Almost all skin care products use some sort of colorant. Moisturizers and most skin care products have dyes in them. The question is what are these colorants made from?
A lot of people remember the scandal with red dye #2 years ago. It seems almost every cosmetic and food product uses some sort of colorant. We don’t. In fact, some of our products will vary from batch to batch because natural ingredients vary from batch to batch. We would never consider using bug juice in any of our products. With our products you get mostly a boring beige (although some of the moisturizers look unique).
Here’s an article from Newsday on January 8, 2009. Notice the liberal use of the word “natural”!
‘Bug juice’ in lipstick, yogurt? Fess up, FDA says
NEW YORK – After a decade of pressure from a consumer advocacy group, the U.S. Food and Drug Administration will require the food industry to disclose that a dye from a pulverized insect must be identified as either “carmine” or “cochineal.”
Starting in two years, food and cosmetics manufacturers will have to disclose the bug-based food additives on their labels. The FDA created the new rule because people who have consumed products that range from yogurt to fruit drinks to candy have developed severe allergic reactions, some of which have been potentially fatal.
The insect in the spotlight is the female cochineal, a flat, wingless beetlelike creature native to Mexico and South America.
It produces a striking red color when crushed and is also favored by the cosmetics industry, which uses cochineal coloring in lipstick and other products. The extract also is used for related shades on the color wheel: pink, orange and purple.
“All food manufacturers are competing with each other and are trying to make their products more attractive,” said Dr. Andrew Adesman, chief of developmental and behavioral pediatrics at Schneider Children’s Hospital in New Hyde Park. “The reality is these food colorings serve no nutritional value. They’re really there just for looks.”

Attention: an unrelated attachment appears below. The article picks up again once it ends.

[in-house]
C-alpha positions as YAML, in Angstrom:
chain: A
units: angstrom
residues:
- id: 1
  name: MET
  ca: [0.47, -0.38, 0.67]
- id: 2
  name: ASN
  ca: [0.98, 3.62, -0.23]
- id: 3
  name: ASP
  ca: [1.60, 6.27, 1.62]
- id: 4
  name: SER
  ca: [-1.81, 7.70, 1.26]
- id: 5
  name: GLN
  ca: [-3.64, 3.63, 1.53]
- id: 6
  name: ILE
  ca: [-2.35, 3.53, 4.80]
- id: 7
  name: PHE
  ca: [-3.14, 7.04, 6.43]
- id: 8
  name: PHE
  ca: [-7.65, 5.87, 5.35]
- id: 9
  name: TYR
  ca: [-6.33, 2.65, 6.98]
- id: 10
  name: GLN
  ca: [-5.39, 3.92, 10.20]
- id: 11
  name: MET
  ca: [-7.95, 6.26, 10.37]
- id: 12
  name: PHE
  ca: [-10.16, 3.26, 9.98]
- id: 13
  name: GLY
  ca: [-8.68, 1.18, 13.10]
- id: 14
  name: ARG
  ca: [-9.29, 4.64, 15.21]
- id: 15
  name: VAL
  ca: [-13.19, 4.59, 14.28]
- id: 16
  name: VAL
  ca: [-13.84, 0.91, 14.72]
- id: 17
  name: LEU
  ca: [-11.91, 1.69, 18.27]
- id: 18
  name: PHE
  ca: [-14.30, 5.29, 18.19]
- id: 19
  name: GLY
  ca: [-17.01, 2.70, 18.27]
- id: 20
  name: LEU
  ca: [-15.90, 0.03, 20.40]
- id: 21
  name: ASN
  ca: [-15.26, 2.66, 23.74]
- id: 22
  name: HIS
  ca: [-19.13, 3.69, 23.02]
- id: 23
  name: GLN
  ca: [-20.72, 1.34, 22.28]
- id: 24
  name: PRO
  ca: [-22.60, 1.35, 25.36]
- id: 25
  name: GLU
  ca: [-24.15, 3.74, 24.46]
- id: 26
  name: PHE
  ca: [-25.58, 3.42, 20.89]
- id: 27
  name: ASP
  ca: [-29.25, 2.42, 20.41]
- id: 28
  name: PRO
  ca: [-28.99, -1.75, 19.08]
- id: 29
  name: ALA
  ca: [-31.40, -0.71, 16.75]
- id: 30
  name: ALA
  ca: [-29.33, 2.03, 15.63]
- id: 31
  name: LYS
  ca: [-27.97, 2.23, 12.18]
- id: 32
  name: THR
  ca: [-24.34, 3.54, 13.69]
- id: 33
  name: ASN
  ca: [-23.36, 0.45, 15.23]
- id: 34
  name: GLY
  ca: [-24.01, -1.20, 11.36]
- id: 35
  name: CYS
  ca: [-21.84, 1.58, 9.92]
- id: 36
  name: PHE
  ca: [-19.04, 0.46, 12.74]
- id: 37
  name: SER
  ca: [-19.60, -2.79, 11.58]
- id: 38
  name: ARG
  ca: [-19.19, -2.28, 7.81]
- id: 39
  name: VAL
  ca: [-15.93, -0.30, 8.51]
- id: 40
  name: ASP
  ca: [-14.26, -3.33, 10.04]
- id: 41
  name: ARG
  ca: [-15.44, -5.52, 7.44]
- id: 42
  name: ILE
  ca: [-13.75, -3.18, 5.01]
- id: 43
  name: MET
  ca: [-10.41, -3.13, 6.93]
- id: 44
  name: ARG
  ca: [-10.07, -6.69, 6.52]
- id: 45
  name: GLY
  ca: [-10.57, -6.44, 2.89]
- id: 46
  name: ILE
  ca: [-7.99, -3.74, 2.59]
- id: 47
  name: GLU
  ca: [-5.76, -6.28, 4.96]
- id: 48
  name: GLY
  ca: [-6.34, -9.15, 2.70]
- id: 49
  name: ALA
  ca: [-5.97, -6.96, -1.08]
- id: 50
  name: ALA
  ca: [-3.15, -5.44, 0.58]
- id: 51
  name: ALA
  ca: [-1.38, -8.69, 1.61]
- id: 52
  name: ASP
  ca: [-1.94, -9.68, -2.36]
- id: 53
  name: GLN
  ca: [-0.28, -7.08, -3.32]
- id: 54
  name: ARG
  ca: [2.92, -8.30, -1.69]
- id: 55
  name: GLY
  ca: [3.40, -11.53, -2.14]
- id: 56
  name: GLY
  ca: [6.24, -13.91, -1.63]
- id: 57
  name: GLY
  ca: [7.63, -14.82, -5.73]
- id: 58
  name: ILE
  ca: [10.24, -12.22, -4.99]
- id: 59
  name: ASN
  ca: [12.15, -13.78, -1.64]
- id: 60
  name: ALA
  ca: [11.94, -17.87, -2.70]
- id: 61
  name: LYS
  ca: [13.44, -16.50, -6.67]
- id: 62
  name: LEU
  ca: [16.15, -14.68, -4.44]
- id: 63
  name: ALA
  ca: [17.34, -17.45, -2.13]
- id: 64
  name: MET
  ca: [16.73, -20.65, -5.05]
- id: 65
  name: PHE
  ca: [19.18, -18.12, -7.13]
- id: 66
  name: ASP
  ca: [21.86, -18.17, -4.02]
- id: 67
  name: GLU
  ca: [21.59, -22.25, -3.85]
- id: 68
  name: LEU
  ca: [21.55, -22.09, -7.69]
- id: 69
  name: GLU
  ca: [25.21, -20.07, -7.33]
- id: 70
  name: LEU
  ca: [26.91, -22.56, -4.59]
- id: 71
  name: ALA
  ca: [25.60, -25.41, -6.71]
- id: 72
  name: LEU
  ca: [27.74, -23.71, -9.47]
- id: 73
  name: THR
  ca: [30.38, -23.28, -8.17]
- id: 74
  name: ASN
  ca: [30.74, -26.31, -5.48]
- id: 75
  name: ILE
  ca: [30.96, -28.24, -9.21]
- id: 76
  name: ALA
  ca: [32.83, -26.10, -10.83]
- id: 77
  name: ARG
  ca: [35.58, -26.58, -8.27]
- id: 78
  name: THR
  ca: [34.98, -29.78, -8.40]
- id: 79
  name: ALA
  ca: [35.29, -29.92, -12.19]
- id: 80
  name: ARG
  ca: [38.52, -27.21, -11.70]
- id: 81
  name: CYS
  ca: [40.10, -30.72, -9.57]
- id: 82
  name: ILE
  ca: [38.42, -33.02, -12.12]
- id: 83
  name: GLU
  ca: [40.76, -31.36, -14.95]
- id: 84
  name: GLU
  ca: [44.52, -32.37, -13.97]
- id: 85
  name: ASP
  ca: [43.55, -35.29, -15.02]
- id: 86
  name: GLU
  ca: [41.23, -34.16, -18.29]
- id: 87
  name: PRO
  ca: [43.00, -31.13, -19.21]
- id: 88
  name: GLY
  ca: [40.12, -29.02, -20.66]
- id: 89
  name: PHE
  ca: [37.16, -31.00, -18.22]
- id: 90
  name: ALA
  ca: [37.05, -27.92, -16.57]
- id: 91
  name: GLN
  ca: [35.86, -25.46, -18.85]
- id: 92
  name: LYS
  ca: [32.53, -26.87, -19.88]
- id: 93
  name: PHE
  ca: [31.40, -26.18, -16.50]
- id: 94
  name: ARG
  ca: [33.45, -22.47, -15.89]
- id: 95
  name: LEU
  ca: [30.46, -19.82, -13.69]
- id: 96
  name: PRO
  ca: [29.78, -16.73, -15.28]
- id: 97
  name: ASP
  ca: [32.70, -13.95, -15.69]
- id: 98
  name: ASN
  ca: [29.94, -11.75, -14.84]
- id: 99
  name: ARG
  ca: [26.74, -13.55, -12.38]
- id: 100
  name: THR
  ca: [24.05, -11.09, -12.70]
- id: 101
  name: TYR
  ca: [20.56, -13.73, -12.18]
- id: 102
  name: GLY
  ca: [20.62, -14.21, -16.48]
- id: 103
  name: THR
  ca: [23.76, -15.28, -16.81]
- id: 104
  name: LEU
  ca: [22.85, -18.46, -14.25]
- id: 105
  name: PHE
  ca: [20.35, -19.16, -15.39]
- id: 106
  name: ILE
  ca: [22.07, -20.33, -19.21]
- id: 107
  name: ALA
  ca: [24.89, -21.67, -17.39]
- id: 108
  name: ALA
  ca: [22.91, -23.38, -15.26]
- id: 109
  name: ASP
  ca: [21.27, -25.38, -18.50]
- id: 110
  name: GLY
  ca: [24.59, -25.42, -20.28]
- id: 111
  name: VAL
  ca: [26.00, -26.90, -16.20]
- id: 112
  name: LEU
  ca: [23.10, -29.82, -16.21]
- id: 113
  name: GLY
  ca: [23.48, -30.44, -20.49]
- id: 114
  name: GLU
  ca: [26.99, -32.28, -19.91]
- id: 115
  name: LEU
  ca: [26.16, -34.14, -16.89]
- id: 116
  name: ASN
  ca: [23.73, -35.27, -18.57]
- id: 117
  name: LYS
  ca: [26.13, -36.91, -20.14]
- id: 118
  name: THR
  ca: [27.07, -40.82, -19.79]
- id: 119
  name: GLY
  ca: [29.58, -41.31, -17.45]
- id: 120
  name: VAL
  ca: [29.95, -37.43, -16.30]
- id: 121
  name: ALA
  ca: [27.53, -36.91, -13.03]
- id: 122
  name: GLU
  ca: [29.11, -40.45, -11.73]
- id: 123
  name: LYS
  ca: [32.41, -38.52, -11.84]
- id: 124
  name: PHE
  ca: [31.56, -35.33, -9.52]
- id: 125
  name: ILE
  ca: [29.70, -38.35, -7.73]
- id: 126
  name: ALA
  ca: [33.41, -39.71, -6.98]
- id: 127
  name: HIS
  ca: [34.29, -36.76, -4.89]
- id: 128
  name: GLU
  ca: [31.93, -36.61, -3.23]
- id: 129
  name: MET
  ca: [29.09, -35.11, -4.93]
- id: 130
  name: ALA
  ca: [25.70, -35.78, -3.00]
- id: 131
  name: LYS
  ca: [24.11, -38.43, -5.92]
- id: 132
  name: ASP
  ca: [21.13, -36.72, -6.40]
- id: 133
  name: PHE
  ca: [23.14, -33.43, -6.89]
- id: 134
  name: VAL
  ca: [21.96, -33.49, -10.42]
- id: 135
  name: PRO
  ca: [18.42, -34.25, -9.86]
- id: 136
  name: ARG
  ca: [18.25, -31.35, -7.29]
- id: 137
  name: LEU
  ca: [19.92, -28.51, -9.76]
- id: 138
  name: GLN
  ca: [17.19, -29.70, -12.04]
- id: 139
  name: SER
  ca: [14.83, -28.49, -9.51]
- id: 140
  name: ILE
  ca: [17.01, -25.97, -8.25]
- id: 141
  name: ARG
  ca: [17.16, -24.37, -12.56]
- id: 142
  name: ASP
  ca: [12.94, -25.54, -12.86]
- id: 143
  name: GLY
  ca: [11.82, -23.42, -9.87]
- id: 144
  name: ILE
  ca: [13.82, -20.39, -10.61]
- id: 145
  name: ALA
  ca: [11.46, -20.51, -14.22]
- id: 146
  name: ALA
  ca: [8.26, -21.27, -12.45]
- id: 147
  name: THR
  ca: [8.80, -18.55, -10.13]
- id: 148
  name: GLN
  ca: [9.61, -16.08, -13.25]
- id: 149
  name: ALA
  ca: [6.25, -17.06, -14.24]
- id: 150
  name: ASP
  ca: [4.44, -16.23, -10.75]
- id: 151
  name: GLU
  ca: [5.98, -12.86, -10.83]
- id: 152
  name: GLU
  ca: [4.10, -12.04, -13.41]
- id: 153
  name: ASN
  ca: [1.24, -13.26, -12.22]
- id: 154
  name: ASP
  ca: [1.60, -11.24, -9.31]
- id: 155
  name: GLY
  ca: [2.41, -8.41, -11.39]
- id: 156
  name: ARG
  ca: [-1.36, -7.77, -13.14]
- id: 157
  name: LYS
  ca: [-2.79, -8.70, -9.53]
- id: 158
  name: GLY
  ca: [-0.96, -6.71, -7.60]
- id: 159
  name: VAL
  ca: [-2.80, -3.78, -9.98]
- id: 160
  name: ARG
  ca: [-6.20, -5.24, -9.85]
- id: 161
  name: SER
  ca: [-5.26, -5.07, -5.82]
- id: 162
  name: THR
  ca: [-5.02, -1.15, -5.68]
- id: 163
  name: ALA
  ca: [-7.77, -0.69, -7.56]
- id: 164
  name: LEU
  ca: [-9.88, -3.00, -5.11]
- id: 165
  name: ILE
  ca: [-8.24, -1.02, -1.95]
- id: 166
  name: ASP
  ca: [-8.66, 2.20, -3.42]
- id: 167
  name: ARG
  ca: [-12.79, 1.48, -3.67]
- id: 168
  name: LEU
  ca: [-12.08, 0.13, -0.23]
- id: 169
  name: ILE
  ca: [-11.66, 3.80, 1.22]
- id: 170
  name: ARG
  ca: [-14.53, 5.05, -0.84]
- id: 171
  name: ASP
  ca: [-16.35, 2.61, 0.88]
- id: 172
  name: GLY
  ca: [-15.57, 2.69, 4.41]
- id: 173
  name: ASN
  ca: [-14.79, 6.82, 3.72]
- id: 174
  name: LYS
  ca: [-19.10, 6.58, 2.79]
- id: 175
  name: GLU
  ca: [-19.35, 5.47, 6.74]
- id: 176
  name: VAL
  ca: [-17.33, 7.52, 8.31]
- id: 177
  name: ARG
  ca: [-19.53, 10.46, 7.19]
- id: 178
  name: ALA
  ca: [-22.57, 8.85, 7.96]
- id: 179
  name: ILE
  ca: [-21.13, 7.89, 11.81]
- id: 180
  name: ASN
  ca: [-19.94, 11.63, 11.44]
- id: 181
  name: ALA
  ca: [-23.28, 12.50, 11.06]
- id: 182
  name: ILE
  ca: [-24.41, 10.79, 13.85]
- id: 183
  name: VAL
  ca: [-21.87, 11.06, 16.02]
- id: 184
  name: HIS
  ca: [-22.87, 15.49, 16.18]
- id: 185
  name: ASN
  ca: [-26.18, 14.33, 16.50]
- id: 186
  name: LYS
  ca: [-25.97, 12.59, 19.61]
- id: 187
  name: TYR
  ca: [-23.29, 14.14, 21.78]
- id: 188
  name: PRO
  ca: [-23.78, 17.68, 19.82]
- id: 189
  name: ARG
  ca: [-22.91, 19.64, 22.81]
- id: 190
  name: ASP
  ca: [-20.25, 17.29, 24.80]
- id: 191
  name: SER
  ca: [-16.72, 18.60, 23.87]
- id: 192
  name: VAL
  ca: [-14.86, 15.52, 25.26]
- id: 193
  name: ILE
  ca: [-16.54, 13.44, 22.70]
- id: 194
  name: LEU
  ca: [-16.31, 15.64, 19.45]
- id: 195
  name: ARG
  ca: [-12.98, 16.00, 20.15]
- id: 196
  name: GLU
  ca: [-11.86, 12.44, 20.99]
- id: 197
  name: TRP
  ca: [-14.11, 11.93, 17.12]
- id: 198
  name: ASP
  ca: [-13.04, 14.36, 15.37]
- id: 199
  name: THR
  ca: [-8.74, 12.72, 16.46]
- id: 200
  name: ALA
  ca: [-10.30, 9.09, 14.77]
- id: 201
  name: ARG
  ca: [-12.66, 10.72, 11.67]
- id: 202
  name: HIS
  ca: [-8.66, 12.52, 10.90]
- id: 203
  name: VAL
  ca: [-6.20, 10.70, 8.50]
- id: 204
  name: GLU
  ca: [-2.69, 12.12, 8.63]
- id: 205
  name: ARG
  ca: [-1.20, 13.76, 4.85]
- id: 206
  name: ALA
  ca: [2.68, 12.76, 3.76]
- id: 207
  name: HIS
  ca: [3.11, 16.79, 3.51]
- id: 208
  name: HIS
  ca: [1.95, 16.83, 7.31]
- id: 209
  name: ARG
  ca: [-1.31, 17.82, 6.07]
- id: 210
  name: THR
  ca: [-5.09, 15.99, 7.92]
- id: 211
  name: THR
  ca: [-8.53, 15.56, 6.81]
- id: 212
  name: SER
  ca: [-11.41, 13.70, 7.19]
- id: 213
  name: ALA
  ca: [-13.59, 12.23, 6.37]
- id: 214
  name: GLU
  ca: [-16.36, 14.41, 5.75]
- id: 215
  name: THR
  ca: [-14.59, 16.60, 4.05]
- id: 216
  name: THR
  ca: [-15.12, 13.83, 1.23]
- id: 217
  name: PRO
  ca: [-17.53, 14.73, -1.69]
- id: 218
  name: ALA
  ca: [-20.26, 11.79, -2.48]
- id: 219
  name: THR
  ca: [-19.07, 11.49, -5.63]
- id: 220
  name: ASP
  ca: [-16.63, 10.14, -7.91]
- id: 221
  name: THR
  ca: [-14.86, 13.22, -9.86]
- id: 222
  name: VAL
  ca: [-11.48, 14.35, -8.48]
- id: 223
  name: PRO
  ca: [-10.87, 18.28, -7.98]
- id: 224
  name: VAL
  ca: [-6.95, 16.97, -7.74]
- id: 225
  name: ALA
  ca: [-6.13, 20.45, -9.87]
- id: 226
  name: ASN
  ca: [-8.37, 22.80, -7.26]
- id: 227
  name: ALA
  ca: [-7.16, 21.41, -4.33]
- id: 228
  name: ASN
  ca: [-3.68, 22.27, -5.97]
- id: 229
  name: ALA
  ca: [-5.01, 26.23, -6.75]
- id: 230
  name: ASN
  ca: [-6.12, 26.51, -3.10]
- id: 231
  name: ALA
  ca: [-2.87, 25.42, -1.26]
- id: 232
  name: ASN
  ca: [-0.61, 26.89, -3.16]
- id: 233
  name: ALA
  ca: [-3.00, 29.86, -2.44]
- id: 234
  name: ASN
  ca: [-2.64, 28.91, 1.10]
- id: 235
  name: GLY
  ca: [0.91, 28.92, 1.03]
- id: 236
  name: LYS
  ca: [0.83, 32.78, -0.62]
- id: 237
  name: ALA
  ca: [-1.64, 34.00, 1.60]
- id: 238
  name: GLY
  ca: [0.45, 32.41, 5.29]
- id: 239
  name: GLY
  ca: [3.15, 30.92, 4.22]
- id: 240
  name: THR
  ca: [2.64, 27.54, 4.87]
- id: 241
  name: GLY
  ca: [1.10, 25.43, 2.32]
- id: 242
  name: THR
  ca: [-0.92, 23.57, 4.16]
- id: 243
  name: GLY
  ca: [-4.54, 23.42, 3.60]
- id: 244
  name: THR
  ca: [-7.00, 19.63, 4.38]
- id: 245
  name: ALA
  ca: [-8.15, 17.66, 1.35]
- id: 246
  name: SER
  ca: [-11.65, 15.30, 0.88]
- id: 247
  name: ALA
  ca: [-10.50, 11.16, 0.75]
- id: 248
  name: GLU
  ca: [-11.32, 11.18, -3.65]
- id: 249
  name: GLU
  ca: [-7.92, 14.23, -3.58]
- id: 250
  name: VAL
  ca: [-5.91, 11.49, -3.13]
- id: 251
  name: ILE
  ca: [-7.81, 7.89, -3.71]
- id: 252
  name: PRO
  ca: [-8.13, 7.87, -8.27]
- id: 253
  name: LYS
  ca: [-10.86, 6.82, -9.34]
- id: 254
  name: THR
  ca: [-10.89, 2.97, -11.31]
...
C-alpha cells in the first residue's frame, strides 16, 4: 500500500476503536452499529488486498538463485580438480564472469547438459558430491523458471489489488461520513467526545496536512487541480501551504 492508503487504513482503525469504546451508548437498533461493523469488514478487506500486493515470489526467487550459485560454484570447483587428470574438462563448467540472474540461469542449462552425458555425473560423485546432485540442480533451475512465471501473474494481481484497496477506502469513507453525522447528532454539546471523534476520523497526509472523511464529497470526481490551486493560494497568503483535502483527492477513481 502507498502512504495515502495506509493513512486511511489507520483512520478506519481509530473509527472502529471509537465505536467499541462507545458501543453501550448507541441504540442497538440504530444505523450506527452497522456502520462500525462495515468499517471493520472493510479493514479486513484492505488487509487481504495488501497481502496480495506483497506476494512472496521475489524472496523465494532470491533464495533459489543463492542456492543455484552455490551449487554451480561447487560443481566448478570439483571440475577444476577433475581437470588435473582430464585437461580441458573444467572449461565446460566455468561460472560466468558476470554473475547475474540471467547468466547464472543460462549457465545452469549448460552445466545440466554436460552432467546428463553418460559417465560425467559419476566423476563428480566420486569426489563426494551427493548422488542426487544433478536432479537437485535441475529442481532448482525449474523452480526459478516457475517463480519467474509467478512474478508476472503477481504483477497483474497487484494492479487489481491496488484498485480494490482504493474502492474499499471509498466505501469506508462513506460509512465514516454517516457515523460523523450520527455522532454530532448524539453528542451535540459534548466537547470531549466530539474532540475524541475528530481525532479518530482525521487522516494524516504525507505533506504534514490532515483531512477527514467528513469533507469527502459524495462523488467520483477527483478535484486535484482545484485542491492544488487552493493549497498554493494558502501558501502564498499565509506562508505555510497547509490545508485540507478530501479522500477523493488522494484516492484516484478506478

Several parent groups are calling for a ban of the bug-based dyes.
The Center for Science in the Public Interest petitioned the FDA to create the new labeling rule after learning some people had suffered a range of allergic reactions.
“I don’t know where the term ‘bug juice’ came from, but it’s truer than most people think,” said Michael Jacobson, executive director of the center, based in Washington, D.C.
Currently, companies are allowed to use the terms “artificial colors” or “color added” when referring to the bug-based dyes. The colors are considered natural, Jacobson said, because they are derived from an insect source.
The dye also is listed on food labels as E-120, or sometimes simply as cochineal — but not many people know that is the name of an insect, Jacobson said. “Ocean Spray used to use it in its Ruby Red Grapefruit juice but has since stopped. It’s hard to get a list of foods, but we know Dannon and Yoplait list it on their labels.”
Jill Marvin, a spokeswoman for Estee Lauder, told Bloomberg News the company will comply.
Adesman said even though the notion of all-natural sounds appealing, the idea of consuming “squished bugs” seems less so!